by Jennifer Bowen, Katie Dragga, Emily Garvey, Lauren Hennen, Christina Ipavec, Brittany Moffat, Kim Schneider, Colleen Smitek, Beth Stallings, Carly Toyzan, Erick Trickey & Jim Vickers; edited by Colleen Smitek
Julian Stanczak Artist | 81
Why he’s interesting … Born in Poland, Stanczak was sent to a labor camp in Russia in 1940. After escaping, he spent time in Africa and England before eventually settling in the United States. Since his arrival in Cleveland, Stanczak has been a fixture in the Cleveland art scene, and the Museum of Contemporary Art Cleveland is currently running an exhibit of his most recent works.
Starting over … While in the labor camp, Stanczak lost the use of his right arm. During his time in Africa, he taught himself to paint using his left hand. “It took an effort. The most important instrument you have is your hand. It’s devastation, mentally, but you teach yourself, convince yourself, that you are not missing it. I’m not helpless whatsoever.”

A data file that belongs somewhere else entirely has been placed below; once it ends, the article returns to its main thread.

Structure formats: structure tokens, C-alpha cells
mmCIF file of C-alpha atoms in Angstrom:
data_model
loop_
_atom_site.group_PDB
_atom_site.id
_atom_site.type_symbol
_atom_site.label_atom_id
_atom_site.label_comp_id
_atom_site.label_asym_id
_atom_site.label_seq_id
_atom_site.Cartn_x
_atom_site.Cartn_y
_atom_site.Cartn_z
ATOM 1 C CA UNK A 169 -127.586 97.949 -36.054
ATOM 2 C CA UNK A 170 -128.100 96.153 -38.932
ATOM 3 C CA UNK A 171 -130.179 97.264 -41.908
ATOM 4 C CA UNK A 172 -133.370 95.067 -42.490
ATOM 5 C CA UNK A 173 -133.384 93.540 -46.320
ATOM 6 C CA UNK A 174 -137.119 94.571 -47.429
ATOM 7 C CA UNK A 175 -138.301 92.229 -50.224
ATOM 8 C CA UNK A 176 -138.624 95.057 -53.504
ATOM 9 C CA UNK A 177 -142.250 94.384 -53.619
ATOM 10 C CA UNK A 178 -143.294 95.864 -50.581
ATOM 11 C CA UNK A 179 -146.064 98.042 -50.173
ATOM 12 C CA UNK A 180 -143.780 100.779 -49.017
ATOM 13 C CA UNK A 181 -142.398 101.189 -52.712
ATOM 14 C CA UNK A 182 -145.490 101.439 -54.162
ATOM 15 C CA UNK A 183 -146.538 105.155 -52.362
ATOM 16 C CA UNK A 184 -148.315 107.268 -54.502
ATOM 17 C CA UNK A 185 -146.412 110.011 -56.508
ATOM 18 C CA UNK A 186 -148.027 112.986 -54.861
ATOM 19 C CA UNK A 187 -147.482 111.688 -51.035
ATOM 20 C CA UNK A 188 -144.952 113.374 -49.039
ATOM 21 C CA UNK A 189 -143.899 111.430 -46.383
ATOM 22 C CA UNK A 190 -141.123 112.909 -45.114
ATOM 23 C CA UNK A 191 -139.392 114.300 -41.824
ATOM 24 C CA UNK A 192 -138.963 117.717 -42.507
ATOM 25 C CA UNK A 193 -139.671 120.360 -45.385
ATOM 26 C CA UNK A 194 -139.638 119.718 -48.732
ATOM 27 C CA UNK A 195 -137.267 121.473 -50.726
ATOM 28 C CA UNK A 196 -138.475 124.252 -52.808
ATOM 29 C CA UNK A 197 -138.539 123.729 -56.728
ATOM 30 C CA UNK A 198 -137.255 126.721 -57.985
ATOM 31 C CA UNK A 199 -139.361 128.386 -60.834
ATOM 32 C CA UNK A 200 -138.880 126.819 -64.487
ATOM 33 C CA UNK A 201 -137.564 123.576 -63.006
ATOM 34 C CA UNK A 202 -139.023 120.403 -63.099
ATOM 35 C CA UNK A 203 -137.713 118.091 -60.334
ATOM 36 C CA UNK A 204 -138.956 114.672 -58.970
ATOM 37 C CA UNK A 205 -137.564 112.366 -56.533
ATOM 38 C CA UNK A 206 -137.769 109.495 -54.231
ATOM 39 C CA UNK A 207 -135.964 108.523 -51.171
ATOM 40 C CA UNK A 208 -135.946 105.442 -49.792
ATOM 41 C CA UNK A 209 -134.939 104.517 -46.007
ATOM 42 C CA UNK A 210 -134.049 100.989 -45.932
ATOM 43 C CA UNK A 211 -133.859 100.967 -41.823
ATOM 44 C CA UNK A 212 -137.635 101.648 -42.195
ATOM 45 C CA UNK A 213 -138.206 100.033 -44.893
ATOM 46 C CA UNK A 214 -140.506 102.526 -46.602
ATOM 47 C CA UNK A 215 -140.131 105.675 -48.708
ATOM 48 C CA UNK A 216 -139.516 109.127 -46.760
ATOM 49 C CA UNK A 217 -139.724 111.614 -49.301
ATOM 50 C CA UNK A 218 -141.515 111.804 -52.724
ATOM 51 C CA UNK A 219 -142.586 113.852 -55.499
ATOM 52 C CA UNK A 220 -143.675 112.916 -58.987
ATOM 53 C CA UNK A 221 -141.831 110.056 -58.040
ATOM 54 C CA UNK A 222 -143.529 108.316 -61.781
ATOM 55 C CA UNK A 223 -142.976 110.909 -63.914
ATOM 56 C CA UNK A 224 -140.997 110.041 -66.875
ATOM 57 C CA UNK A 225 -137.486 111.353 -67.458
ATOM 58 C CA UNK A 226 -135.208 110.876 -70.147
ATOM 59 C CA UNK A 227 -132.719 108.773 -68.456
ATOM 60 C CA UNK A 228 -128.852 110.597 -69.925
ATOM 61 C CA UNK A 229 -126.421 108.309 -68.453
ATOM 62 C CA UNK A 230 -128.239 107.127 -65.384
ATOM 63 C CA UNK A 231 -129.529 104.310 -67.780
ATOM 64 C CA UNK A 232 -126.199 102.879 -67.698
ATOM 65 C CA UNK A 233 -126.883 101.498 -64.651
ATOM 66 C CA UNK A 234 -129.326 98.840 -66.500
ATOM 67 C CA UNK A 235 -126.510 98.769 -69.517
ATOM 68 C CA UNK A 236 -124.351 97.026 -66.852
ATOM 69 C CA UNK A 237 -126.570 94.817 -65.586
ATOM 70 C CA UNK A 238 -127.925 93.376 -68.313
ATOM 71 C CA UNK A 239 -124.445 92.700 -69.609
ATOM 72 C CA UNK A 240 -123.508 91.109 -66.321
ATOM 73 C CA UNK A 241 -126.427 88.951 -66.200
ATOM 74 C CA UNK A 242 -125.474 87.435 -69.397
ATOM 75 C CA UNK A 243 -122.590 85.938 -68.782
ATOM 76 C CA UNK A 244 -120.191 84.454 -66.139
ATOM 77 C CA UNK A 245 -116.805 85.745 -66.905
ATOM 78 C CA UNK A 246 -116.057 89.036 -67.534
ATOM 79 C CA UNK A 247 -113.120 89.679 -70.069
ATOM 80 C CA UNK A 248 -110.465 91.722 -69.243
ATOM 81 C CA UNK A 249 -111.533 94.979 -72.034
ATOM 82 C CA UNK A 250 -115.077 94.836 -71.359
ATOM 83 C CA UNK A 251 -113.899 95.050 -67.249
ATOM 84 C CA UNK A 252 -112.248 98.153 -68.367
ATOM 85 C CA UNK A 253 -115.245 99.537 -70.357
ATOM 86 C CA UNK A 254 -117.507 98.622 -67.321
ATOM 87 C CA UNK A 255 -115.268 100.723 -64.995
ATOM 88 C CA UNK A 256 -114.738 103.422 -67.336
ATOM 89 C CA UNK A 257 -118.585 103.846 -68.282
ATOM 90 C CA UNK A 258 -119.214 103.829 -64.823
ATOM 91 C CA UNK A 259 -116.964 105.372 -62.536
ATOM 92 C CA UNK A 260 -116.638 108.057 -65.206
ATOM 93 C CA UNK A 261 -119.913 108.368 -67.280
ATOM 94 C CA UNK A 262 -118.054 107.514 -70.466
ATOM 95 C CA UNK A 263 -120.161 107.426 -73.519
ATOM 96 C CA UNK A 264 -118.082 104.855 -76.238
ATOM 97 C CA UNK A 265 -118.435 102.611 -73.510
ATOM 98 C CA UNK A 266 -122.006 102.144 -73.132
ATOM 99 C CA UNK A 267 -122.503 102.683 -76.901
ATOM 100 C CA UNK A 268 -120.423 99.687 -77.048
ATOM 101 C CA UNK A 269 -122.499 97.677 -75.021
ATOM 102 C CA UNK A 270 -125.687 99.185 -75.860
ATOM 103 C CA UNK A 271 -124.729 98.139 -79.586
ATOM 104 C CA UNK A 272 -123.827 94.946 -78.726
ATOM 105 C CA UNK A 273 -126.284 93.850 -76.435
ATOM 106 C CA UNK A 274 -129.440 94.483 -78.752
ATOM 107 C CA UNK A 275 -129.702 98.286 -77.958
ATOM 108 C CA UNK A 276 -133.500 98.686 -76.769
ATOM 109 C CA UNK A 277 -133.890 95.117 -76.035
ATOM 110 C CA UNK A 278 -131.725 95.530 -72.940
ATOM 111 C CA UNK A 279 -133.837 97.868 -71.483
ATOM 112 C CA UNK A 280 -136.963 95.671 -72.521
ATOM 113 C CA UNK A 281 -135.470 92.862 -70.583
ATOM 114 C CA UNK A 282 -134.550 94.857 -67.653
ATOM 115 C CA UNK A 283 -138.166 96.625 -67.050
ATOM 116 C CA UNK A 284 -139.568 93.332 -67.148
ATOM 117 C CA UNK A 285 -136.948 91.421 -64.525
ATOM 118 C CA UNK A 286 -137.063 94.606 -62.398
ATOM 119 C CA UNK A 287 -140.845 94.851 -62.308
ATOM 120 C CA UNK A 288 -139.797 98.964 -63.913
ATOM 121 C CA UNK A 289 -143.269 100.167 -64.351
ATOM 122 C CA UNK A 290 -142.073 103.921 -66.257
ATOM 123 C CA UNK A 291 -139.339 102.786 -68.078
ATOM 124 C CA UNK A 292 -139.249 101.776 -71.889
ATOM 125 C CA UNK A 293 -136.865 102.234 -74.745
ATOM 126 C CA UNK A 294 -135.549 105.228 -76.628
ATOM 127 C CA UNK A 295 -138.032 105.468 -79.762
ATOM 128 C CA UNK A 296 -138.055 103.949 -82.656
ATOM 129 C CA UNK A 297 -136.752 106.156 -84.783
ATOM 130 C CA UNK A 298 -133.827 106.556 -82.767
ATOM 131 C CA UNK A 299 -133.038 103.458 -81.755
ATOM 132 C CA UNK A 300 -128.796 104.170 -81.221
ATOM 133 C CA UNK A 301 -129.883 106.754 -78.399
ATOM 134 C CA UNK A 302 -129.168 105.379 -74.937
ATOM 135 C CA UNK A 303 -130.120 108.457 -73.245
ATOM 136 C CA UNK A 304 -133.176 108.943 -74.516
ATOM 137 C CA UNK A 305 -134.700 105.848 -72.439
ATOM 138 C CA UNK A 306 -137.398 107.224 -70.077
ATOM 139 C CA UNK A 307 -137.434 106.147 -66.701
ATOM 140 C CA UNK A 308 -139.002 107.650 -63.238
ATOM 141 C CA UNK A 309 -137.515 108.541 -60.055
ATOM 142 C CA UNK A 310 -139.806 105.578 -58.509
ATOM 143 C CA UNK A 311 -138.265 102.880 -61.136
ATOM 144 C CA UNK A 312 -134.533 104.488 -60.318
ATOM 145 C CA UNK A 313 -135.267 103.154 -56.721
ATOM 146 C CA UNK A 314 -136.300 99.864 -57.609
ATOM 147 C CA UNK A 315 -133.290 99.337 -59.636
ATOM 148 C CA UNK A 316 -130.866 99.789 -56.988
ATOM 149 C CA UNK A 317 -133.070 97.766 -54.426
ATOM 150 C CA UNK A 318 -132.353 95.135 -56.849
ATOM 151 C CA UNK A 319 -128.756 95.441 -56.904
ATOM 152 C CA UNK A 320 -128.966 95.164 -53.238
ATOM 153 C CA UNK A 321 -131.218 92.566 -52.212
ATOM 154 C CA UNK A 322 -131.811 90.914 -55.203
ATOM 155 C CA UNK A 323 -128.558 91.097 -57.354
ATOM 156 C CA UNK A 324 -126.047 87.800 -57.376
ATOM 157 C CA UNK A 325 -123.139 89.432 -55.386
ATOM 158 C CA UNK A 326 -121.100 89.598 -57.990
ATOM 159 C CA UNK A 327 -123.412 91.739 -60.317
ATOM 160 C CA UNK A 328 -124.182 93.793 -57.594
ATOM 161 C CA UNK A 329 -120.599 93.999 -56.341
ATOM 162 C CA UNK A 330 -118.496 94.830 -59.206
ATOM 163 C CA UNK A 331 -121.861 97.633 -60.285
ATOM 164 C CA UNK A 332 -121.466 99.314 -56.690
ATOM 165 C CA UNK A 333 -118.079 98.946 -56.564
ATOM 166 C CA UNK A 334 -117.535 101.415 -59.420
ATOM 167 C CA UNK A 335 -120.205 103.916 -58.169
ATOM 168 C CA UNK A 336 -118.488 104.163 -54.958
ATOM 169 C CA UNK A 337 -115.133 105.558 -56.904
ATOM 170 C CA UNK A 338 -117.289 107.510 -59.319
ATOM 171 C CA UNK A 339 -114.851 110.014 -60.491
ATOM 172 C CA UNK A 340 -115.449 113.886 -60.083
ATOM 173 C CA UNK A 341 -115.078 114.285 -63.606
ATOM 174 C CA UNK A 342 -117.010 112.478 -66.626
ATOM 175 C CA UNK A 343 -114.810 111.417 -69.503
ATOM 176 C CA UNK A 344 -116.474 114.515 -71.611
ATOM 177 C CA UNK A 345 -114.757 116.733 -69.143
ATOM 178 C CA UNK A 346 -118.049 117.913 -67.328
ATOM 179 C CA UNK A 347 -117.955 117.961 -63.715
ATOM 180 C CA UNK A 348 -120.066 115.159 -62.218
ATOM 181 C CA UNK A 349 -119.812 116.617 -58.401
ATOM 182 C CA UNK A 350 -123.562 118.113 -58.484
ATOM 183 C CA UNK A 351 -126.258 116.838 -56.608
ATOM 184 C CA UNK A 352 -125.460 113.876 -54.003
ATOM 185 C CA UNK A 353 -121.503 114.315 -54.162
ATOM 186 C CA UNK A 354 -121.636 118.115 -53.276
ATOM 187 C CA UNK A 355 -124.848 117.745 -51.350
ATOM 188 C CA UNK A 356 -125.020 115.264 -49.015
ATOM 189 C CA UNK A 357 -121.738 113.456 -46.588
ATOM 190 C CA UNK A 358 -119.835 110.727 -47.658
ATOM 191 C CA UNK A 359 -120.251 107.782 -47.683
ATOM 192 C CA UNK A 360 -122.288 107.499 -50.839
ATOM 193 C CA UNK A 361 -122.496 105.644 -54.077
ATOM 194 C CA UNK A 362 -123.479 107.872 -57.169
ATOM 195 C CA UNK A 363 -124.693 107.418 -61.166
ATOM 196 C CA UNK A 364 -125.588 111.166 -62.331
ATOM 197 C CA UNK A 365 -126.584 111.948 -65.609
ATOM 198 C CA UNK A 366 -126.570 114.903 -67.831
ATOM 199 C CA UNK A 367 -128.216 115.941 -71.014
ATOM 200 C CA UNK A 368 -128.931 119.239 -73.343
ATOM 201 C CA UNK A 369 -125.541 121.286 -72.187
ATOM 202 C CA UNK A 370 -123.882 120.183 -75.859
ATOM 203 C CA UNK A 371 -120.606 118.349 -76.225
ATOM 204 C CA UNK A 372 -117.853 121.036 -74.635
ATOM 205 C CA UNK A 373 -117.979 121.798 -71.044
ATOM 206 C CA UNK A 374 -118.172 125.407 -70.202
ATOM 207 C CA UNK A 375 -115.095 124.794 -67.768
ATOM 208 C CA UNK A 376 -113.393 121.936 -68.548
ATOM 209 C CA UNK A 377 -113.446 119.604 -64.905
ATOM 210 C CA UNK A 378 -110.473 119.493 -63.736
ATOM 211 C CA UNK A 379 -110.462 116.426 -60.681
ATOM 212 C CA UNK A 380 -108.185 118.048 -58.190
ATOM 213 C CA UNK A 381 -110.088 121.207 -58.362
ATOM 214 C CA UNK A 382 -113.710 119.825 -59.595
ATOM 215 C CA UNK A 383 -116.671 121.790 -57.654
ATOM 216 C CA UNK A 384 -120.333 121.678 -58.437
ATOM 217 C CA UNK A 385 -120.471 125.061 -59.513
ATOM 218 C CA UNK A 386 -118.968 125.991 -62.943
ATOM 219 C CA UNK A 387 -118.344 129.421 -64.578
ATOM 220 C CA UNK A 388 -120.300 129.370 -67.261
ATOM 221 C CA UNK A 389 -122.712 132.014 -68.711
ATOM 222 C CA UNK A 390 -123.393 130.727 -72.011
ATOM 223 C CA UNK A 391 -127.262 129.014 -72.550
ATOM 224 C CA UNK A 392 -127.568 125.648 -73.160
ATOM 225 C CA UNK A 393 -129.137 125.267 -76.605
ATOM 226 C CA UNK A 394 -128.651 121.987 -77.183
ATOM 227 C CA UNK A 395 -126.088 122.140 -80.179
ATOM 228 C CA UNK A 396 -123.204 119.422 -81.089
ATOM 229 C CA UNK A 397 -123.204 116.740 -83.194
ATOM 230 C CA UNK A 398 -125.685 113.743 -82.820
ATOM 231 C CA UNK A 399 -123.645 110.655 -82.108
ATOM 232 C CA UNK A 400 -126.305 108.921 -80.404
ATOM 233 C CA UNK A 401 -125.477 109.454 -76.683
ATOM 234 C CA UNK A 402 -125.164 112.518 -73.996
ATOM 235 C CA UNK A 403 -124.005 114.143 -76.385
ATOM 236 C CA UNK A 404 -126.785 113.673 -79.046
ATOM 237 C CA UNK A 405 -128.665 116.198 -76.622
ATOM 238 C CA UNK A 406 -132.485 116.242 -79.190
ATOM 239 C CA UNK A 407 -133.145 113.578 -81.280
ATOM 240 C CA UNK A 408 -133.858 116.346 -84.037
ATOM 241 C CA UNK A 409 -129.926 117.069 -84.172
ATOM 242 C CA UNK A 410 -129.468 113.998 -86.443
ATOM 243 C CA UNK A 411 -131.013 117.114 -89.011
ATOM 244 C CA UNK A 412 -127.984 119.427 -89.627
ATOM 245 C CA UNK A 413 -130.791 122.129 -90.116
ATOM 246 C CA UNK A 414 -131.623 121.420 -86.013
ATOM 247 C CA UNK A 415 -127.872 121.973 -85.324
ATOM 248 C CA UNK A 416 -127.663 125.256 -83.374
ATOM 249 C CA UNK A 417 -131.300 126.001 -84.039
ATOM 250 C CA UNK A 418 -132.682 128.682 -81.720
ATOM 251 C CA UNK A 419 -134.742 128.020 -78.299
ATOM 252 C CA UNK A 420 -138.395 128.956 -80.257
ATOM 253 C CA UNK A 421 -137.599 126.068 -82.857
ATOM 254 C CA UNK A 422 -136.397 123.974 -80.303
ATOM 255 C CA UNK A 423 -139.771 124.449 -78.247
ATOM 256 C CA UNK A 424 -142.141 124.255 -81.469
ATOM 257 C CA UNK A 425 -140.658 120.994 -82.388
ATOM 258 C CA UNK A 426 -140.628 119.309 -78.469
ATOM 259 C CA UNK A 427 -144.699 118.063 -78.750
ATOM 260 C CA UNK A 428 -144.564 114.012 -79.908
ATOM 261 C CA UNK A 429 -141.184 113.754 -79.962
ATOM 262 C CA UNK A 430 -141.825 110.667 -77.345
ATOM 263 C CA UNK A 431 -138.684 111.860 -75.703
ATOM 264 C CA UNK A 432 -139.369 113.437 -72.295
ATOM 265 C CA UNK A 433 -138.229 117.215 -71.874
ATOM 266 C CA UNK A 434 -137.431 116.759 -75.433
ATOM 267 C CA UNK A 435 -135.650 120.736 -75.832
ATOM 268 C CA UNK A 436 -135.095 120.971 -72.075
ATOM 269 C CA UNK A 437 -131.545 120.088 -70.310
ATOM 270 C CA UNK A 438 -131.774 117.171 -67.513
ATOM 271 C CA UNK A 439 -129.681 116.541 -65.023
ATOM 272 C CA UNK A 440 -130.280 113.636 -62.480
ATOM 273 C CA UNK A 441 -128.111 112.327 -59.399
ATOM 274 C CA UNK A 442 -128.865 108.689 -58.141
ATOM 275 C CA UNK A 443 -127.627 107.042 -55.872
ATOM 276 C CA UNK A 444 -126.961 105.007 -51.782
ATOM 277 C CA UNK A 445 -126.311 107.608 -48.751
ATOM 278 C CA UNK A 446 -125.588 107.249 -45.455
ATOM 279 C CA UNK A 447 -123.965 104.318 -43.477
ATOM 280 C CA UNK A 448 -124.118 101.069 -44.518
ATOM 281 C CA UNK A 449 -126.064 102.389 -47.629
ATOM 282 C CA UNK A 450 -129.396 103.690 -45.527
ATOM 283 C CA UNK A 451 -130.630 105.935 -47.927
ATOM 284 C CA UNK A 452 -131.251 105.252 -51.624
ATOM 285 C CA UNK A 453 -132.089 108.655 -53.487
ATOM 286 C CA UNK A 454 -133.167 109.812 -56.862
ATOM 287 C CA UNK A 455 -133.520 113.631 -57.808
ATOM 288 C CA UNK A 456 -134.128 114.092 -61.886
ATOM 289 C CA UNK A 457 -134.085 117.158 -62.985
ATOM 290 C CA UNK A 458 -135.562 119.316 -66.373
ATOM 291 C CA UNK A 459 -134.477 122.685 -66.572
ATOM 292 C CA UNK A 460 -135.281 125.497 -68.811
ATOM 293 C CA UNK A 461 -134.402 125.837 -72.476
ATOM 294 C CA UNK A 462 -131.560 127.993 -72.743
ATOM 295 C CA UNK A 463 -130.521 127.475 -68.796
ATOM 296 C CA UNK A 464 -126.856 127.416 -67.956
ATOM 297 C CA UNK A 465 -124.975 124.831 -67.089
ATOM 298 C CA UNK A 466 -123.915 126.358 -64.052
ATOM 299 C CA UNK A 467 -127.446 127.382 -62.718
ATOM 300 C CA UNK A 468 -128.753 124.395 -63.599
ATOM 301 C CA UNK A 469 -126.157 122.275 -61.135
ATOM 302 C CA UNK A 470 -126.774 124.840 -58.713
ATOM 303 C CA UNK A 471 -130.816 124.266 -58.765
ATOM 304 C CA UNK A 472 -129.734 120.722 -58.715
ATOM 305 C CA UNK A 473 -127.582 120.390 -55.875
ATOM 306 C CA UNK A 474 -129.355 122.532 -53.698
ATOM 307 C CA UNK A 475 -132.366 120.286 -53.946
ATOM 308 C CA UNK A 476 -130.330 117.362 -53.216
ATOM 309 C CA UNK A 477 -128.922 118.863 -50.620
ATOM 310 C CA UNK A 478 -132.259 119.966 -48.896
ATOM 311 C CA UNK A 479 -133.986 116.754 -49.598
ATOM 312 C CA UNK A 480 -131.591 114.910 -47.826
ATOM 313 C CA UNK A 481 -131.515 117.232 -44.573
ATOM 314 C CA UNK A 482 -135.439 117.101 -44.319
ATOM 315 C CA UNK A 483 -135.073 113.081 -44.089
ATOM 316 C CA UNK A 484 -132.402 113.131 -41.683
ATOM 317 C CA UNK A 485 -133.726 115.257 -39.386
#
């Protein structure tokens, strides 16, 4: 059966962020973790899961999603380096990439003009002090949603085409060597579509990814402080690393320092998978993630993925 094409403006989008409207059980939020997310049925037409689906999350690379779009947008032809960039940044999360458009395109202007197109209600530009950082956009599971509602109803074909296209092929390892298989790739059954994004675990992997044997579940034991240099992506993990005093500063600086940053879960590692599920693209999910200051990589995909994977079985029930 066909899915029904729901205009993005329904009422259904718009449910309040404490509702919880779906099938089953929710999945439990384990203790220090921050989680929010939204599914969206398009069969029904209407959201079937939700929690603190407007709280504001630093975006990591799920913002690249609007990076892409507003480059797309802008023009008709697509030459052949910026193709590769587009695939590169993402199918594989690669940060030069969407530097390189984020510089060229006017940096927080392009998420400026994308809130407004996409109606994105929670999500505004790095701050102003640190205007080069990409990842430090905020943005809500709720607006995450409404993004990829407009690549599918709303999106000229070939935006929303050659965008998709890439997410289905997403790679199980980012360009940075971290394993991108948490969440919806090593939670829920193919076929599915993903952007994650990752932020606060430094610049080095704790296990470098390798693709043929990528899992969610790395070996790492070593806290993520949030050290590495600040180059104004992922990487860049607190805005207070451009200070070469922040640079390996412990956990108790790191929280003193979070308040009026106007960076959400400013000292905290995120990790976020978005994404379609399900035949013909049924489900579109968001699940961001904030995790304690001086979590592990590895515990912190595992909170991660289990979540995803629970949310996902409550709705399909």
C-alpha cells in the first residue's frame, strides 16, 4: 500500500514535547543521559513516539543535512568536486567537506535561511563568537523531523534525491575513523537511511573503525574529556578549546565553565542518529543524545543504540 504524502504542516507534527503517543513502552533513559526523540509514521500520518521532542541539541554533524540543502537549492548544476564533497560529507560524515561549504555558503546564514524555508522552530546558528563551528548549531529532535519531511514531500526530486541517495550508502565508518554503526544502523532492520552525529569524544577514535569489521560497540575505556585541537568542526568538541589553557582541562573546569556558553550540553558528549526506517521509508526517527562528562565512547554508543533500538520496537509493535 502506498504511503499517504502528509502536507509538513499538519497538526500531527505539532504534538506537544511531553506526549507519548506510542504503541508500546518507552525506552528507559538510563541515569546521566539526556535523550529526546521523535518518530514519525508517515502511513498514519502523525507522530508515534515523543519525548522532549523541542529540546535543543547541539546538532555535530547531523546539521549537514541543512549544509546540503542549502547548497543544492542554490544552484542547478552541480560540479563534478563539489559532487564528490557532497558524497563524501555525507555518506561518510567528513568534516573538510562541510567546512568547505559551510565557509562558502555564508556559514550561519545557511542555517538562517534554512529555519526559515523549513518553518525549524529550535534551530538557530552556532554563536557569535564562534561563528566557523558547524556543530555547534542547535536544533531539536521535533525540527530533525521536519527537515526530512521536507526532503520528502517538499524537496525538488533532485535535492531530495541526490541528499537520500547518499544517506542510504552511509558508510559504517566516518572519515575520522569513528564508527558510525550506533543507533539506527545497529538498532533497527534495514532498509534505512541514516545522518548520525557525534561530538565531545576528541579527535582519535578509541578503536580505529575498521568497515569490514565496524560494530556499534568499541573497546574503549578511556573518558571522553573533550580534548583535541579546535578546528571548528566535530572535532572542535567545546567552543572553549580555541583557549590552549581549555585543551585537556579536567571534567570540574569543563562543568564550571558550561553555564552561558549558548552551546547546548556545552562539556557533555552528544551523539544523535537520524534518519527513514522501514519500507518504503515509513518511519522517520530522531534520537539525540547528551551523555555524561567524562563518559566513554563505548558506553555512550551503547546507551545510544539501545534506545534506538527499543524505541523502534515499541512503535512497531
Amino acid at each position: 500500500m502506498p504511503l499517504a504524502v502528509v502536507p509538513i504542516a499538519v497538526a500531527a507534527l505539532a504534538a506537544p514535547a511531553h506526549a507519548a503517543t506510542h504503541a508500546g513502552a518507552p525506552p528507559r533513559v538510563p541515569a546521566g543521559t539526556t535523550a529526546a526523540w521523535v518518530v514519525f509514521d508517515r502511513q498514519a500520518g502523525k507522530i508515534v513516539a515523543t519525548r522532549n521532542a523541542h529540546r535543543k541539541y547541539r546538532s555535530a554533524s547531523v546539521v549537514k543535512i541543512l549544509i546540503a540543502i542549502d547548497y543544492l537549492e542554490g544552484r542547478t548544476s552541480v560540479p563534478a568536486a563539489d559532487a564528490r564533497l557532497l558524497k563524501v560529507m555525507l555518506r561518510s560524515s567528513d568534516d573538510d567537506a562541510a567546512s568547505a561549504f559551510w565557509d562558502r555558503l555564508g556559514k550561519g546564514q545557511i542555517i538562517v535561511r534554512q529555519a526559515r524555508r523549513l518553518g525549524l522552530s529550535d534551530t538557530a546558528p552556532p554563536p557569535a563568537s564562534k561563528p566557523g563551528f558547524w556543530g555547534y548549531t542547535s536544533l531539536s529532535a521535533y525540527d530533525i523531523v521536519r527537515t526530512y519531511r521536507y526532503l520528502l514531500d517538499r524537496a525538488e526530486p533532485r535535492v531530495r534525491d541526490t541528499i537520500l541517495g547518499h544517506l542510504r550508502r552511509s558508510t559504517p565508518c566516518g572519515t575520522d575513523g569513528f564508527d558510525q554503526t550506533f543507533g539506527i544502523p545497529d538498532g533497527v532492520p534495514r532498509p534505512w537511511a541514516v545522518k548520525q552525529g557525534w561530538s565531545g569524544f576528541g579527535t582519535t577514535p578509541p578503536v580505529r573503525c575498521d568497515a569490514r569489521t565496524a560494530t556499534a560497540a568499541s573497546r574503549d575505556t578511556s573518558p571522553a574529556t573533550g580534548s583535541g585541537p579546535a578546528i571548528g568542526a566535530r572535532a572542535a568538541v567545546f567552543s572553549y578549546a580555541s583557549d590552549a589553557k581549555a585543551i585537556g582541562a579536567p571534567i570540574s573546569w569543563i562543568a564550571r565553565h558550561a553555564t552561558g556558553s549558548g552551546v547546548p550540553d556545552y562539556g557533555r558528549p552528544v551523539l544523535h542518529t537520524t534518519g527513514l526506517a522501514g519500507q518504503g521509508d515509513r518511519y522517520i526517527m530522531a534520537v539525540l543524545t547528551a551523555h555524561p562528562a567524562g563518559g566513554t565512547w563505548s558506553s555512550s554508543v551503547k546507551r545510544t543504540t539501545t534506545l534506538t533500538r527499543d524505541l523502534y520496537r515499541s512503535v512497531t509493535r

Why Cleveland? … Poland had been ravaged by World War II, and Stanczak’s family looked west. They eventually settled in Cleveland, and Stanczak now lives in Seven Hills. “I tell everybody I was born in Cleveland, Ohio, at age 21.”
It’s in the family … Stanczak’s wife, Barbara, is also an artist. She sculpts and serves as a professor at the Cleveland Institute of Art (Stanczak taught there from 1964 to 1995).
No visual tricks here … People may associate his work with the optical art movement, but Stanczak has never been wild about the term. It makes people think of visual tricks, he says, and that’s not what his work is about. Still, he’s made his peace with the designation. “It’s too late to object. I accept the term.”
What makes good art … “It’s a puzzlement to explain it. It’s religious to you. It’s very private, isn’t it? How can you share that feeling? Good art is beyond life as we know it.”